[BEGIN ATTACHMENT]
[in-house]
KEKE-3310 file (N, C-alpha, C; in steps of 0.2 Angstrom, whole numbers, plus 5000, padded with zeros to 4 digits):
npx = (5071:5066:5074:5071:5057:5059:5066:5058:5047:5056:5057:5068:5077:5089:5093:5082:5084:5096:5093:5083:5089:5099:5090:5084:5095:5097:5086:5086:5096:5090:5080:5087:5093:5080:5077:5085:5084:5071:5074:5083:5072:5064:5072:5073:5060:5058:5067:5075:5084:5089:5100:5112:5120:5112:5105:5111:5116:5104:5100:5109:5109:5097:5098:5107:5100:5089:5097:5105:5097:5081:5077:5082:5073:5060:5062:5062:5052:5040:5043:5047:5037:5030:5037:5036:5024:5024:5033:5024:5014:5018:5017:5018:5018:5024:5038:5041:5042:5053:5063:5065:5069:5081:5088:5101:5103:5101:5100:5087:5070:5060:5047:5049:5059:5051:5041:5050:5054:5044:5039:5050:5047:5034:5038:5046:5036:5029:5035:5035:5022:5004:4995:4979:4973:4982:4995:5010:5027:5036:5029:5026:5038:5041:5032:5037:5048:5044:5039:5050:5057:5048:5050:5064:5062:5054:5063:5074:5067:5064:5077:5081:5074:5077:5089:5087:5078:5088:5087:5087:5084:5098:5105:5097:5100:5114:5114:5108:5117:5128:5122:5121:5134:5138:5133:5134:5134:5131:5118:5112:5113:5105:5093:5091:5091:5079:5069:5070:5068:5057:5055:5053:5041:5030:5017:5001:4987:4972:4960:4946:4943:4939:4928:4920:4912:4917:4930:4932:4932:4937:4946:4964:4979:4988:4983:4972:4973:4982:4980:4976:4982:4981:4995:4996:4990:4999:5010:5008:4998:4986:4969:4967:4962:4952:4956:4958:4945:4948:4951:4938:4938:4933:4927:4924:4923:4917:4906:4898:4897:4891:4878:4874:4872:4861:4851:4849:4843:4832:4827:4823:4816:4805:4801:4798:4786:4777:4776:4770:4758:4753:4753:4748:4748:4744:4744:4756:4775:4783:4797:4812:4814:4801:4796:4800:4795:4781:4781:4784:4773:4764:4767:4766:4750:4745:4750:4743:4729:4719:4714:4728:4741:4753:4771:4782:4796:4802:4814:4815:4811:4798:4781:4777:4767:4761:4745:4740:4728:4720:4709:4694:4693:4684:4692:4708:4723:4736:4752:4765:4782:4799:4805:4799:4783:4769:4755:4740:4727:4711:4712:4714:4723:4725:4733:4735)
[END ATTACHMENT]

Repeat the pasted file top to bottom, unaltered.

[in-house]
KEKE-3310 file (N, C-alpha, C; in steps of 0.2 Angstrom, whole numbers, plus 5000, padded with zeros to 4 digits):
npx = (5071:5066:5074:5071:5057:5059:5066:5058:5047:5056:5057:5068:5077:5089:5093:5082:5084:5096:5093:5083:5089:5099:5090:5084:5095:5097:5086:5086:5096:5090:5080:5087:5093:5080:5077:5085:5084:5071:5074:5083:5072:5064:5072:5073:5060:5058:5067:5075:5084:5089:5100:5112:5120:5112:5105:5111:5116:5104:5100:5109:5109:5097:5098:5107:5100:5089:5097:5105:5097:5081:5077:5082:5073:5060:5062:5062:5052:5040:5043:5047:5037:5030:5037:5036:5024:5024:5033:5024:5014:5018:5017:5018:5018:5024:5038:5041:5042:5053:5063:5065:5069:5081:5088:5101:5103:5101:5100:5087:5070:5060:5047:5049:5059:5051:5041:5050:5054:5044:5039:5050:5047:5034:5038:5046:5036:5029:5035:5035:5022:5004:4995:4979:4973:4982:4995:5010:5027:5036:5029:5026:5038:5041:5032:5037:5048:5044:5039:5050:5057:5048:5050:5064:5062:5054:5063:5074:5067:5064:5077:5081:5074:5077:5089:5087:5078:5088:5087:5087:5084:5098:5105:5097:5100:5114:5114:5108:5117:5128:5122:5121:5134:5138:5133:5134:5134:5131:5118:5112:5113:5105:5093:5091:5091:5079:5069:5070:5068:5057:5055:5053:5041:5030:5017:5001:4987:4972:4960:4946:4943:4939:4928:4920:4912:4917:4930:4932:4932:4937:4946:4964:4979:4988:4983:4972:4973:4982:4980:4976:4982:4981:4995:4996:4990:4999:5010:5008:4998:4986:4969:4967:4962:4952:4956:4958:4945:4948:4951:4938:4938:4933:4927:4924:4923:4917:4906:4898:4897:4891:4878:4874:4872:4861:4851:4849:4843:4832:4827:4823:4816:4805:4801:4798:4786:4777:4776:4770:4758:4753:4753:4748:4748:4744:4744:4756:4775:4783:4797:4812:4814:4801:4796:4800:4795:4781:4781:4784:4773:4764:4767:4766:4750:4745:4750:4743:4729:4719:4714:4728:4741:4753:4771:4782:4796:4802:4814:4815:4811:4798:4781:4777:4767:4761:4745:4740:4728:4720:4709:4694:4693:4684:4692:4708:4723:4736:4752:4765:4782:4799:4805:4799:4783:4769:4755:4740:4727:4711:4712:4714:4723:4725:4733:4735)